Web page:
Volume 43, Number 170,
July-September 2012
Economic Growth and Industrial Policy in Mexico
Cuauhtémoc Calderón and Isaac Sánchez

The increasing precariousness of employment, especially in the last ten years, is shown in Table 3. While in 2000, the population employed in the informal sector and under-employed (precarious employment) was more than 13 million people, for 2010 the estimate is a little more than 19 million people, of which 518,448 were underemployed in the manufacturing sector. Underemployment in this sector dropped from 20.9% of the total in 2000 to 13.1% in 2010. The figures show a process beyond stagnation in terms of employment, a critical phase of unemployment, underemployment and informality.17

The data shows that Mexico has experienced a marked process of stagnation for more than a quarter of a century, or to be more precise, low growth rates which translate into insufficient capacity to generate jobs, before increasing demand as a result of an increasing population. This lack of momentum has led to a low state of wellbeing for millions of Mexicans.18

The economic results obtained during the last twenty years highlight this catastrophe. From 1982 to 2010 total gdp rose on average 2.1% annually and gdp per capita 0.46%. Between 1982 and 2008, 354,306 jobs were created on average annually in the informal sector of the economy. The growth rate of manufacturing gdp from 1982 to 2009 was 1.88% on average annually. Finally, precarious employment rose from more than 13 million people to a little more than 19 million.19

The Principles of the Washington Consensus and industrial policy in Mexico

Since the middle of the 1980s the Mexican economy has operated under a liberal orthodox model, whose economic policies strengthened in the 1990’s with the principles of the Washington Consensus.21 This economic model is supported on two fundamental pillars: short term anti-inflationary macroeconomic stability and indiscriminate liberalization of international trade and capital flows.

As a result of signing the North American Free Trade Agreement (nafta), the maquila export industry (mei) and intra-industry trade received a substantial boost, which ended with the onset of the U.S. recession of 2000-2001. The indiscriminate opening up and boost to intra-industry trade led to the fragmentation of supply chains and less growth in the country. With the recession, the mei and exports began to stall, which highlights the vulnerability of the export sector and Mexico’s great dependency on the North American economy.22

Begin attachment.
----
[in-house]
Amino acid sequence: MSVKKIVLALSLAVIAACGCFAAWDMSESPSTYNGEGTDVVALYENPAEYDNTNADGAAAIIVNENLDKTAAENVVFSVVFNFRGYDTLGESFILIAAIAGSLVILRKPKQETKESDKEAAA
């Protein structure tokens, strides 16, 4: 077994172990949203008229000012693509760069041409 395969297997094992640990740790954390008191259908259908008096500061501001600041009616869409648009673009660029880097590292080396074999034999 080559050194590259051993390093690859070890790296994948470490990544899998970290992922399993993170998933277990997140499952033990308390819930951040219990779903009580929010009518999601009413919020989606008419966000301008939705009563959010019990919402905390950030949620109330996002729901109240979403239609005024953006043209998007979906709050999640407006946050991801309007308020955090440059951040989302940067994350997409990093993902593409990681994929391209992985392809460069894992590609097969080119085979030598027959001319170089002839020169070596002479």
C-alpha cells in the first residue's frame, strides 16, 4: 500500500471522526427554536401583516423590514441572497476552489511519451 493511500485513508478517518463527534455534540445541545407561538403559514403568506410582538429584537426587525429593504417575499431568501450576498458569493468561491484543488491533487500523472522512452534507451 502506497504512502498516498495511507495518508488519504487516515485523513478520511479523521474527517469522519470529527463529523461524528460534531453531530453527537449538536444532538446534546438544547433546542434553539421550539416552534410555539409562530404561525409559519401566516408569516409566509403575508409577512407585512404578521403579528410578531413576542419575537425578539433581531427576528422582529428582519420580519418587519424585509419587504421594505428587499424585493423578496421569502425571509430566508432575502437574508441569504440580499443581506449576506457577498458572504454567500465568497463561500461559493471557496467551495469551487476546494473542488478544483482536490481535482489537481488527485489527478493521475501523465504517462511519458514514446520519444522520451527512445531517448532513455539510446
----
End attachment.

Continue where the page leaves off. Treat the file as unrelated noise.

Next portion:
18 According to figures from the Consejo Nacional de Evaluación de la Política Social or Coneval (National Council for the Evaluation of Social Development Policy) in 2010 there were 52 million poor people in Mexico, of which 11.7 were considered destitute. The figure show an increase compared to 2008, when there were 48.8 million poor people. It is important to mention that more than 38 million people were vulnerable in 2010 on account of their income and social deprivation. Only 21.8 million Mexicans were considered not poor.

19 Within the framework of the current economic model, the high rates of unemployment and underemployment are interpreted as resulting from rigidities or lack of initiatives to adapt to changes in the international economy. Flexibility is the goal and deregulation the traditional prescription in this supply focus. The factors questioned cover different variables. Salaries are above their equilibrium price, affecting the employment rate, while the reduction in differentials limits mobility and incentives to acquire new capacities. The fall in mobility determined by the lack of incentives and by legal restrictions impedes structural adjustment, raises the costs of work and reduces efficiency. Finally, the regulations introduced to protect stability and worker income are also interpreted as elements of rigidity for they drive up costs and make up reserve salaries, under which there are no incentives to accept employment. (Tokman, 1991: 185)

20 Two texts that help explain the importance of industrial policy are Saboniené (2010) and unctad (2007). The first discusses the contradictions of industrial policy in the context of economic integration and the arguments in favour and against it being used as an instrument to achieve greater economic growth. The second presents arguments in favour of industrial policy and defines its domains.

21 The Washington Consensus was originally developed by John Williamson in November 1989 in “What Washington Means by Policy Reform,” and its general principles are the following: (1) Fiscal discipline; (2) Reordering expenditure, i.e. it should focus on where it is most profitable; (3) Tax reform: widening the bases of taxation and reducing the highest taxes; (4) Liberalizing types of interest; (5) Flexible and competitive exchange rate; (6) Liberalization of international trade; (7) Liberalizing capital flows (short and long term); (8) Privatization; (9) Deregulation of the markets; (10) Protecting private property; and (11) Privatizing health and education public services.

22 According to María and Campos et al. (2009) the Mexican manufacturing export model has the following flaws: (1) disintegrated supply chains; (2) displaced national capital in the most dynamic sectors by fdi; (3) Market concentration and slow responding smes; (4) insufficient funding; (5) slow responding infrastructure and the cost of technology; and (6) inadequate telecommunications infrastructure.

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PROBLEMAS DEL DESARROLLO. REVISTA LATINOAMERICANA DE ECONOMÍA, Volume 49, Number 195 October-December 2018 is a quarterly publication by the Universidad Nacional Autónoma de México, Ciudad Universitaria, Coyoacán, CP 04510, México, D.F. by Instituto de Investigaciones Económicas, Circuito Mario de la Cueva, Ciudad Universitaria, Coyoacán,
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